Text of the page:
Thursday, December 20, 2012

Reversion

Hey y'all! There have been a lot of changes in my life in the last year but I have decided to re-open the Pastoral Symphony Farm blog again. See you there!

Friday, October 7, 2011

Community Cider Press

Today was our first apple pressing of the year. I had hoped that we would only have to go once, but things didn't work out that way. The press only runs on Thursdays which is the day of the livestock auction, hence the farmers are already in town. We took at least 4 different varieties of apples, cider is never as good when it's made from only 1 variety. Later apples make sweeter cider than early apples; so much so that we can taste the difference without having the jugs marked. The press runs until the week before Thanksgiving so we have plenty of time for more gathering and pressing.


In all our years of picking up windfalls at the orchard I've never seen a worse crop of apples. We gather them and then bring them home, then each apple is individually washed in soapy water and rinsed. This is not an organic orchard and windfalls can pick up soil borne pathogens. Better safe than sorry. There was so much worm damage and core rot, we probably threw out almost half of what we brought home, but if you want a decent end product you have to start with decent apples.
The apples are dumped into the holding area and then pushed into the chute which carries them up to the grinder.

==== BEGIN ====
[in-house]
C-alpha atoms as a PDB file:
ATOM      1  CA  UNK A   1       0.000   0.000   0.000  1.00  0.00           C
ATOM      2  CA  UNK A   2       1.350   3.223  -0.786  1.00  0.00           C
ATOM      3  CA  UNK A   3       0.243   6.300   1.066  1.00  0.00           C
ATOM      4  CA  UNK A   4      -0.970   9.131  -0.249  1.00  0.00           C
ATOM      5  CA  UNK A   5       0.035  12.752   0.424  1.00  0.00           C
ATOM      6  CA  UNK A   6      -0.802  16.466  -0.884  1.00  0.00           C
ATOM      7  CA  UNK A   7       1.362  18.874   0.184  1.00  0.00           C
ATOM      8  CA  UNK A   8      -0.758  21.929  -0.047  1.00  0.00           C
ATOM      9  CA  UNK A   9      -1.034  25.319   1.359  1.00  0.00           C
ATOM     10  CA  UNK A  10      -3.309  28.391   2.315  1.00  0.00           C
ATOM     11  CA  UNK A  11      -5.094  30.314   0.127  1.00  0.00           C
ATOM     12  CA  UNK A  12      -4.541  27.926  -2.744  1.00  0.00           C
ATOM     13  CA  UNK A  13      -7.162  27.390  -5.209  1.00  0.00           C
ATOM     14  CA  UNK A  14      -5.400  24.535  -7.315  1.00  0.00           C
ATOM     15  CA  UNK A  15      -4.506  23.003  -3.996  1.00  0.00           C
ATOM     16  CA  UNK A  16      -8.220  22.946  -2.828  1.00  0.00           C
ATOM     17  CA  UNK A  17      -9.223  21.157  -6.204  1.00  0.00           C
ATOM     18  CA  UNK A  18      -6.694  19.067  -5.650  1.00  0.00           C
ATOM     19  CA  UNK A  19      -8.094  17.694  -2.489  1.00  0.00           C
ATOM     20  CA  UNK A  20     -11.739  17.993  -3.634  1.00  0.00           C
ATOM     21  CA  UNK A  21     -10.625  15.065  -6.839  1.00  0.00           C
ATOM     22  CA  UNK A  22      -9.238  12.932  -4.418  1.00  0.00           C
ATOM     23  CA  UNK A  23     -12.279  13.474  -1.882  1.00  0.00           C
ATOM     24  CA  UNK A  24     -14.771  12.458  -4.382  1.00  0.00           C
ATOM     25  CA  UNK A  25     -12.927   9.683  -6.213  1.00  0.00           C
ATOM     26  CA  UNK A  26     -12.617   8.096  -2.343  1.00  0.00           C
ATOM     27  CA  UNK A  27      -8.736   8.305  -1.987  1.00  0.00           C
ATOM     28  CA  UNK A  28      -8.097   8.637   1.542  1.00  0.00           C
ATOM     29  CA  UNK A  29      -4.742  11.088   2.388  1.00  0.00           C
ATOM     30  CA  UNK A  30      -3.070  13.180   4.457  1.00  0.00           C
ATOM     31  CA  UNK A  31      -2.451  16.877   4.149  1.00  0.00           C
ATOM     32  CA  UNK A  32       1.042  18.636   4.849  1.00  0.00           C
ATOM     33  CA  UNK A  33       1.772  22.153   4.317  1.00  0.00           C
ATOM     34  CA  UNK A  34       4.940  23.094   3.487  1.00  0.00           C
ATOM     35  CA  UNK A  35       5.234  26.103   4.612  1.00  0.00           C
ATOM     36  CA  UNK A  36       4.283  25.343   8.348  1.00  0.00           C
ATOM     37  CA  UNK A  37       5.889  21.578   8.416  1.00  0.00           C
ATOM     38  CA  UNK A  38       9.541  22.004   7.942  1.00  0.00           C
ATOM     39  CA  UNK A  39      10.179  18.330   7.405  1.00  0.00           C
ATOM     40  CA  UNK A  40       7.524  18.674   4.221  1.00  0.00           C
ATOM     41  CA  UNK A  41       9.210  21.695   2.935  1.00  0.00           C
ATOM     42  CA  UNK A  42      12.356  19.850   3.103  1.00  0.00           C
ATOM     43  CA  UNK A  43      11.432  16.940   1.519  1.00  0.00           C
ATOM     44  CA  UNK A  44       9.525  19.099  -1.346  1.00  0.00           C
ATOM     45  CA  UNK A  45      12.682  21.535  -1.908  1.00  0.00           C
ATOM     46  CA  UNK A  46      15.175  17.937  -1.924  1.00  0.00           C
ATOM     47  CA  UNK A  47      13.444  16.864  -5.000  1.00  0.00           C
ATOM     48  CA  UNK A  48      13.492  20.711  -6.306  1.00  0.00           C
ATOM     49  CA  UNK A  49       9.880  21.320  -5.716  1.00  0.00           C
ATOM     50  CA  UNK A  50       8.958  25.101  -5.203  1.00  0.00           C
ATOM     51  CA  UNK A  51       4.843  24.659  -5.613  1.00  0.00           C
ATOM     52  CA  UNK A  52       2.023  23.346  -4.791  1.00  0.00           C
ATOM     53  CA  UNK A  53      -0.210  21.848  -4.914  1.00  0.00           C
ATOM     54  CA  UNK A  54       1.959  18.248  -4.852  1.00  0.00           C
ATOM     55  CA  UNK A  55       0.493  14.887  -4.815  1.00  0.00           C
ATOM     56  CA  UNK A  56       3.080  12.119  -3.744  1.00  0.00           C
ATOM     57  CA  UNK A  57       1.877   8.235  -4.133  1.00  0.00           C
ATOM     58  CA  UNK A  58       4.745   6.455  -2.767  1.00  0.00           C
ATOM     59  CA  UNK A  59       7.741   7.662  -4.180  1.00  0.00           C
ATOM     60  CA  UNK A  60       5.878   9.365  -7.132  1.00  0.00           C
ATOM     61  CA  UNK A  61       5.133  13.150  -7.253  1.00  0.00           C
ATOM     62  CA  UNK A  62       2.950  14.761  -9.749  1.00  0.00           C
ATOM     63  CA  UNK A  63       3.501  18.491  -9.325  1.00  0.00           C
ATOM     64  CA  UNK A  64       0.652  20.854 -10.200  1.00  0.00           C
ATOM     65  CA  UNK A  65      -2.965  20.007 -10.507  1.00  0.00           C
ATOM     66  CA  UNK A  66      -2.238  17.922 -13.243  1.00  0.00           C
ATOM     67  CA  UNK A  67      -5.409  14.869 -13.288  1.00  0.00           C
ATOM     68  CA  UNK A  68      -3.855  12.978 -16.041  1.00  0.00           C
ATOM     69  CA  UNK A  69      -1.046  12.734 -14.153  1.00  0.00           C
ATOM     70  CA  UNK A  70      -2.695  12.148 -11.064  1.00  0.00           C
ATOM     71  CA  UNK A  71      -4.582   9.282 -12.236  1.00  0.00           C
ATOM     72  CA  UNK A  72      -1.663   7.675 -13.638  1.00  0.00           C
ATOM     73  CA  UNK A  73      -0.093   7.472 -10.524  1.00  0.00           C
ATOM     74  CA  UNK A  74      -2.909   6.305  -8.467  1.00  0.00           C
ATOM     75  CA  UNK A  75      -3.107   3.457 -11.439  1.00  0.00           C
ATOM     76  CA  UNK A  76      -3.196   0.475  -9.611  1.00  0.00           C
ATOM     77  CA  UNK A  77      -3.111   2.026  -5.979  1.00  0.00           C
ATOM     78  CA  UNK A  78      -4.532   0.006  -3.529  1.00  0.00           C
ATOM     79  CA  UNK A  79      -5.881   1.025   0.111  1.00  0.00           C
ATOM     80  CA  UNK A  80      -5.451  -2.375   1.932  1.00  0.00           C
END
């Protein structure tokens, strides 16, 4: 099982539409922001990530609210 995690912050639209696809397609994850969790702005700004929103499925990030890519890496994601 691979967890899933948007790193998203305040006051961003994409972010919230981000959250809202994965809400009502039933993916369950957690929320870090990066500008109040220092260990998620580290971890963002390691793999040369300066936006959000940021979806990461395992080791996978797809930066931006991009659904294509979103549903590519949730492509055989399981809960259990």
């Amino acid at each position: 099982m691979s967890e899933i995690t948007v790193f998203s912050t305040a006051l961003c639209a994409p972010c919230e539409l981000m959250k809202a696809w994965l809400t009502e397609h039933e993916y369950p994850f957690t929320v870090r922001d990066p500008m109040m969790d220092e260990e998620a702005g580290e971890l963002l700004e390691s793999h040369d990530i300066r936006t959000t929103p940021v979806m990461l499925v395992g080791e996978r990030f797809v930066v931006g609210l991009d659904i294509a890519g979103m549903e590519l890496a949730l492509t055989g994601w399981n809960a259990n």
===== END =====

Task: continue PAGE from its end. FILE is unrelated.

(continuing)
The belt and pulley system that powers this machine.



The pumice is let down from that hanging bag and caught by big wooden trays lined with canvas. They are stacked layer upon layer until all of the apples are contained therein.




Once the stack of trays is full they are "driven" (see the wheels?) to the middle section.


The trays are lifted up until they hit the top and the squeezing begins.




The cider runs into a holding tank and then you fill your jugs from the spigots.




The spent pumice is dumped into this room after pressing, local farmers shovel it up and fatten hogs with it. The room had been recently cleaned out, but the pile still reached above my waist.



We got 21 gallons from 10 4 or 5 gallon buckets. That's a pretty typical yield.

The bill? $14.70, the lion's share of which was the cost of the jugs.


The 21 gallons comprise about 1/3 of the total we had last year so we'll be pressing again. We could, theoretically, buy cider but I admit that I'm spoiled. As with maple syrup I know exactly what went into the end product. I know the apples were free from dirt and bruises, I know they were fresh and I know no pasteurization was required to cover up the lack of quality. Obviously no commercial producer could or would take this much care (not in this day and age anyway) but there is no other way for us